North Texas Koreans React to Kim Jong Il's Death

News of Kim Jong Il's death is sending shock waves through North Dallas

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    NEWSLETTERS

    Several members of Irving's Korean community discuss the potential impact of Kim Jong Il's death.

    News of Kim Jong Il's death is sending shock waves through North Dallas.

    Many Korean Americans living in the DFW area are worried about their families who live in South Korea. South Koreans have lived for decades with constant fear of being invaded by North Korea.

    Jounghae Kim, an Irving resident, has two brothers who live in South Korea. "[I was] just shocked and I couldn't sleep too well," Kim said when she first learned of the North Korean dictator's death.

    Kim has two brothers living in South Korea and said she worried about their safety. "They panic, but they can't do must about it. Just wait and see."

    Korean Community Reacts to Kim Jong Il's Death

    [DFW] Korean Community Reacts to Kim Jong Il's Death
    Several members of Irving's Korean community discuss the potential impact of Kim Jong Il's death.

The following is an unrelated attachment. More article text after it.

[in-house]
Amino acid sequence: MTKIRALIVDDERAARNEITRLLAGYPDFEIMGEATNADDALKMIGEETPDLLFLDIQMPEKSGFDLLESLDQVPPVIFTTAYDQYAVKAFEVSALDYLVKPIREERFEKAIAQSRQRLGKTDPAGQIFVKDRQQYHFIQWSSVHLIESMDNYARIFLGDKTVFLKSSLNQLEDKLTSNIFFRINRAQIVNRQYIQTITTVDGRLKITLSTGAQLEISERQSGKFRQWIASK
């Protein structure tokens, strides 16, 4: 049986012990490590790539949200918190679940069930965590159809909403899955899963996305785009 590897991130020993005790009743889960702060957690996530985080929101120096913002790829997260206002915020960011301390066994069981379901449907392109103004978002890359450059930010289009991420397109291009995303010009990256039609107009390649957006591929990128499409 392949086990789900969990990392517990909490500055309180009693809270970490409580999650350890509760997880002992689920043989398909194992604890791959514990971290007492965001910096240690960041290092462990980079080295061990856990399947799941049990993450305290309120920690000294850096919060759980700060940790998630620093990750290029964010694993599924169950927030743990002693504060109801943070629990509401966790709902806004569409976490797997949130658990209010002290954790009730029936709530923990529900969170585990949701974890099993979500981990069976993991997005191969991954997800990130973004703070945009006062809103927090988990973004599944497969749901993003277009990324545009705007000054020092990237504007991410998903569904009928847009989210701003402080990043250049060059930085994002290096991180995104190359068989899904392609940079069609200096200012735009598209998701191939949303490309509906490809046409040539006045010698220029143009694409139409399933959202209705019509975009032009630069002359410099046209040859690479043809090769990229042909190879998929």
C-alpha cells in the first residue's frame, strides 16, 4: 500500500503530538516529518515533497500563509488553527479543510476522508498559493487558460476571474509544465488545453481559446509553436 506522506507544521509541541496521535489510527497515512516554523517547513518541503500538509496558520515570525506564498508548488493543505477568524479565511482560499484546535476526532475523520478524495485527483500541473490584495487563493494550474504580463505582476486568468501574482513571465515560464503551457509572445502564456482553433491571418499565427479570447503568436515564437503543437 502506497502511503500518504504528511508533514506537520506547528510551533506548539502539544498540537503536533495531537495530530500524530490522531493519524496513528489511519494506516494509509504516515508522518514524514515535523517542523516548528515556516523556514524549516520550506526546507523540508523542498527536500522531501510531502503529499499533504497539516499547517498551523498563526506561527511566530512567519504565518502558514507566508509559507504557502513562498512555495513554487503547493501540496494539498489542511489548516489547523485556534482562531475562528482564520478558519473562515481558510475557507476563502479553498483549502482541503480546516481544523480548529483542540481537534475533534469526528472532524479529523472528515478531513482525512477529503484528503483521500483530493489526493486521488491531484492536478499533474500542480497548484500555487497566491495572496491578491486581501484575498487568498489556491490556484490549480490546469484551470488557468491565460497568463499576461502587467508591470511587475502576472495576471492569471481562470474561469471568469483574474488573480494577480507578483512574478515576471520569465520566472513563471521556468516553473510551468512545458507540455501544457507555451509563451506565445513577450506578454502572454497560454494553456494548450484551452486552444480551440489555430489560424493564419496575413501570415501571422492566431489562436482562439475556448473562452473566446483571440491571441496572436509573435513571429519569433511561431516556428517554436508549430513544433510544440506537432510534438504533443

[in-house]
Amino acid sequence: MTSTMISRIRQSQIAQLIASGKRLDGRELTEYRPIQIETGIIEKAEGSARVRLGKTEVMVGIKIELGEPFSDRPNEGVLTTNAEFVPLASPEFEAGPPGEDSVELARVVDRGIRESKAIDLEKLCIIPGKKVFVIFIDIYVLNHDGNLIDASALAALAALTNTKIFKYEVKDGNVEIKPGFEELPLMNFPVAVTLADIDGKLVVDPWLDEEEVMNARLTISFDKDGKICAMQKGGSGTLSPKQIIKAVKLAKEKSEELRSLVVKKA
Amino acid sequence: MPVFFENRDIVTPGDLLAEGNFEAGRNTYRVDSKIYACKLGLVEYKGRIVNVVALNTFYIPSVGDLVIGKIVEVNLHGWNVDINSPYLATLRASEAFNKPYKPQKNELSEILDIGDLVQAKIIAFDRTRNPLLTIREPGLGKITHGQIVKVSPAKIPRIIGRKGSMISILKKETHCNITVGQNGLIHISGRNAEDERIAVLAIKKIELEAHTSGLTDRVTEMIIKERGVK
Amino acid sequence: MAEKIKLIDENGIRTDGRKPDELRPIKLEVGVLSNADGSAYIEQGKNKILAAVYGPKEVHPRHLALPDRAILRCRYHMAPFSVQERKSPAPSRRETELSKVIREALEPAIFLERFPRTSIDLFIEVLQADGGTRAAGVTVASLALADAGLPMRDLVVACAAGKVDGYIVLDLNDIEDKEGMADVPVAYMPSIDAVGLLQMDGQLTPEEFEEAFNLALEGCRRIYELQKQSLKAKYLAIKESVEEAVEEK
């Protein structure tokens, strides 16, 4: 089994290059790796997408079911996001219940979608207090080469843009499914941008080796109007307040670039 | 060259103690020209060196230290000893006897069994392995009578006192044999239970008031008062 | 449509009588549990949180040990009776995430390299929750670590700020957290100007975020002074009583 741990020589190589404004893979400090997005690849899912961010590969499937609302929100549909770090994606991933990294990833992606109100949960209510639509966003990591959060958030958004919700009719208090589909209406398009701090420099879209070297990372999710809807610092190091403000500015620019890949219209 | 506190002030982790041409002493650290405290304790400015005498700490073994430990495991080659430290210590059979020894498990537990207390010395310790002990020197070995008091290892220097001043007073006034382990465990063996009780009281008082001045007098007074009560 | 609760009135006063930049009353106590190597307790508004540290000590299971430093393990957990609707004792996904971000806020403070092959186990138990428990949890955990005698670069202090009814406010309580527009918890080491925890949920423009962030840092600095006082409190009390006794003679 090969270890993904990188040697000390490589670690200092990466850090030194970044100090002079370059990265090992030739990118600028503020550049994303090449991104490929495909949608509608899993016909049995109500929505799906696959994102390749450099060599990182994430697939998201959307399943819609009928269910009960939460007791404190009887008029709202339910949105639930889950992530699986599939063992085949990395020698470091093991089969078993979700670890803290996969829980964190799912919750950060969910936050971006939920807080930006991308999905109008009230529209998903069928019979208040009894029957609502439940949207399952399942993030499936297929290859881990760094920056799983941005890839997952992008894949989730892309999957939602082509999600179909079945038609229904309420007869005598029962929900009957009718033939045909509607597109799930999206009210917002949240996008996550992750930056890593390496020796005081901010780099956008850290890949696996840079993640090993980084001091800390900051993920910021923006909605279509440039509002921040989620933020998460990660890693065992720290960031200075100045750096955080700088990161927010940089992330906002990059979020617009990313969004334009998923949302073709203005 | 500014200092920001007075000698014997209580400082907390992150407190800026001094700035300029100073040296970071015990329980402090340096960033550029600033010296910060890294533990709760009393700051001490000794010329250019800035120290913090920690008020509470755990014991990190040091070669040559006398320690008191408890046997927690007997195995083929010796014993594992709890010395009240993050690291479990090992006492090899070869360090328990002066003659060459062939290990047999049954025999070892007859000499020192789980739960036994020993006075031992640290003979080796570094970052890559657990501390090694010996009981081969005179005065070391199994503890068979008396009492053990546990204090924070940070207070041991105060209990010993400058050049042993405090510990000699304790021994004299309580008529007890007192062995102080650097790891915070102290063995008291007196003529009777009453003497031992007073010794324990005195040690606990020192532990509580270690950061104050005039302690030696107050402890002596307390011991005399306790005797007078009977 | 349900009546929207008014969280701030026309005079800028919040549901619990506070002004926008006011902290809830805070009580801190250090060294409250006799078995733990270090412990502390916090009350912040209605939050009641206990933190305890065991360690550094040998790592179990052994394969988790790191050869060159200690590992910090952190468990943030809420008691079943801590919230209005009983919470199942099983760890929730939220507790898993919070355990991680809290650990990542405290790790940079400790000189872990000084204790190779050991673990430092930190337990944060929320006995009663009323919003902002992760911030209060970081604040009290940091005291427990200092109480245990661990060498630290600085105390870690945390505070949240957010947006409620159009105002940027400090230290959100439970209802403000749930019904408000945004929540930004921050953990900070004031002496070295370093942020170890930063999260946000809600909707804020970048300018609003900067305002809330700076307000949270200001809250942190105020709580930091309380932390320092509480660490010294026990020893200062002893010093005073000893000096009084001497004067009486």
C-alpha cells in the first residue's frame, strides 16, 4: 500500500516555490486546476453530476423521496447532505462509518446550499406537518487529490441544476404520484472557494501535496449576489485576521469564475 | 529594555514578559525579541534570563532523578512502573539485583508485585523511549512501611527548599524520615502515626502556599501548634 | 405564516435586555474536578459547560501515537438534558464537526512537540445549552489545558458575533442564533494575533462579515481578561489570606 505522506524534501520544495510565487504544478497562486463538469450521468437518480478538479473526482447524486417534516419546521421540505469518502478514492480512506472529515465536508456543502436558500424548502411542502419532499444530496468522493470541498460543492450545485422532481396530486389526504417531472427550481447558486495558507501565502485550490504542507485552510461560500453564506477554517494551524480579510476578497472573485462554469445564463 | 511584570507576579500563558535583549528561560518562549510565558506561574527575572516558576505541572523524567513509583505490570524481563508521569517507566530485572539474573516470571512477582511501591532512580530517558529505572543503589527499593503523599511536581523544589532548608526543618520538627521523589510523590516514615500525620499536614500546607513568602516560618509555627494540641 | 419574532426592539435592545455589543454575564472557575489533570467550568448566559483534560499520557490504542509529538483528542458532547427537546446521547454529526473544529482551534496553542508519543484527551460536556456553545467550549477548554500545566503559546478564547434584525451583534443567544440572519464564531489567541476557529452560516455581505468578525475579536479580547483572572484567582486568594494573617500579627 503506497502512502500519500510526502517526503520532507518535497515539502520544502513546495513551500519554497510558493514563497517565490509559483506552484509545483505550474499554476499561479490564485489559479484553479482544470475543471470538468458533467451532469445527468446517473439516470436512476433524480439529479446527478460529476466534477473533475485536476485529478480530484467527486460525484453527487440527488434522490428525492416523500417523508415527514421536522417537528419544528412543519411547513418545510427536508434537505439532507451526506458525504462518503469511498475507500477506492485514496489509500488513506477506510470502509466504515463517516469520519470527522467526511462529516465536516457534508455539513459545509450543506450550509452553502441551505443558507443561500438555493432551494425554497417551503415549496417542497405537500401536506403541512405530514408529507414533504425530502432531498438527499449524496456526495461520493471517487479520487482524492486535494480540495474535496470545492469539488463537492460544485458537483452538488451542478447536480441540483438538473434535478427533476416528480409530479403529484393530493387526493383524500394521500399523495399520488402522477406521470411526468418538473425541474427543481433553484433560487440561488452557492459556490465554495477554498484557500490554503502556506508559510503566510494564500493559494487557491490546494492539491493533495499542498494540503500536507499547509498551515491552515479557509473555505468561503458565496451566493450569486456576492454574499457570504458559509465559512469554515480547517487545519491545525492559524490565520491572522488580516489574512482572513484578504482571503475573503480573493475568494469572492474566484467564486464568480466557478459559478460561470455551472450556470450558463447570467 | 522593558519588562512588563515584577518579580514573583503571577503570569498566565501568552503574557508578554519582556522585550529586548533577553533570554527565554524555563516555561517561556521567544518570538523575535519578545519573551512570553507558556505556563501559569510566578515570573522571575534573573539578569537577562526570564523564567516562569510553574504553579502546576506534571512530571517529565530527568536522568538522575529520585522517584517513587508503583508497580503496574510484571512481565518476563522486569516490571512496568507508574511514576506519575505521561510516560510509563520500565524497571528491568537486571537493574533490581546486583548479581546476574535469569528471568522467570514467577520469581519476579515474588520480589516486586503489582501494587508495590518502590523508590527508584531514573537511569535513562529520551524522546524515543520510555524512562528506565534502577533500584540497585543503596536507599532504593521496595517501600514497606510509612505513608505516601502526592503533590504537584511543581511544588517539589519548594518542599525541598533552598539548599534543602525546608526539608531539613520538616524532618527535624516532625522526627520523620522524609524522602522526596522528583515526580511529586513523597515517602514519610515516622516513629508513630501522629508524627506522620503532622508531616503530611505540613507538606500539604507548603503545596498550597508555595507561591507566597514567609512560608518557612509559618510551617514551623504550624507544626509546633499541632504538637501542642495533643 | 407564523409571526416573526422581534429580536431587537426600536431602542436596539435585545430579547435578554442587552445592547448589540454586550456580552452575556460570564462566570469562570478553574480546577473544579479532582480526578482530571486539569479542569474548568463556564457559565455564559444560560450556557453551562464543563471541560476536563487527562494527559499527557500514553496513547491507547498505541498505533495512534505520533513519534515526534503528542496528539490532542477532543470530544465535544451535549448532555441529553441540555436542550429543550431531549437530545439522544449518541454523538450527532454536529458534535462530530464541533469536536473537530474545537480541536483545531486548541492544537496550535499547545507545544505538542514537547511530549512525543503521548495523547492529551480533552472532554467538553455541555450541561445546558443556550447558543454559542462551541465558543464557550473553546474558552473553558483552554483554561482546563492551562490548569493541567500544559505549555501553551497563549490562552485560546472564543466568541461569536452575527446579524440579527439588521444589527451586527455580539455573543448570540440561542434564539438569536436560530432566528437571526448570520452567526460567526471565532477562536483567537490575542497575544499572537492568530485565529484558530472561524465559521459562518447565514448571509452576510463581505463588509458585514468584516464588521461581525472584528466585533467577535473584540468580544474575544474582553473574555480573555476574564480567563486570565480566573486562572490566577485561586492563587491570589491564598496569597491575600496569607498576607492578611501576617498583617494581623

Kim told her mother, Seungeun Park, the news on Sunday night.

    “My heart dropped,” Park said after learning that Kim Jong Il had really died.

    Park, who is in her 80s, lived through the Korean War. She recalls hearing the deafening sound of endless bullets piercing through the sky and pouring down on her homeland. Although she said that times have changed, she is still wary of some South Korean politicians and possible North Korean refugees living in the South.

    Korean shoppers at Komart Marketplace in Irving were also wary of what would come next.

    “We hope, we pray, [that] everybody stay at peace,” said Max Lee. Lee’s parents live in South Korea, and Lee said they didn’t seem too concerned at the moment.

    “I didn’t expect he just die like that,” said Seong Park. Park, who also have relatives living in South Korea, said while he was worried about their well being, he also looked at the situation in a positive light.

    “A lot of hope, yes. A lot of hope that this might be a chance for a new, a chance for a transformation,” said Park.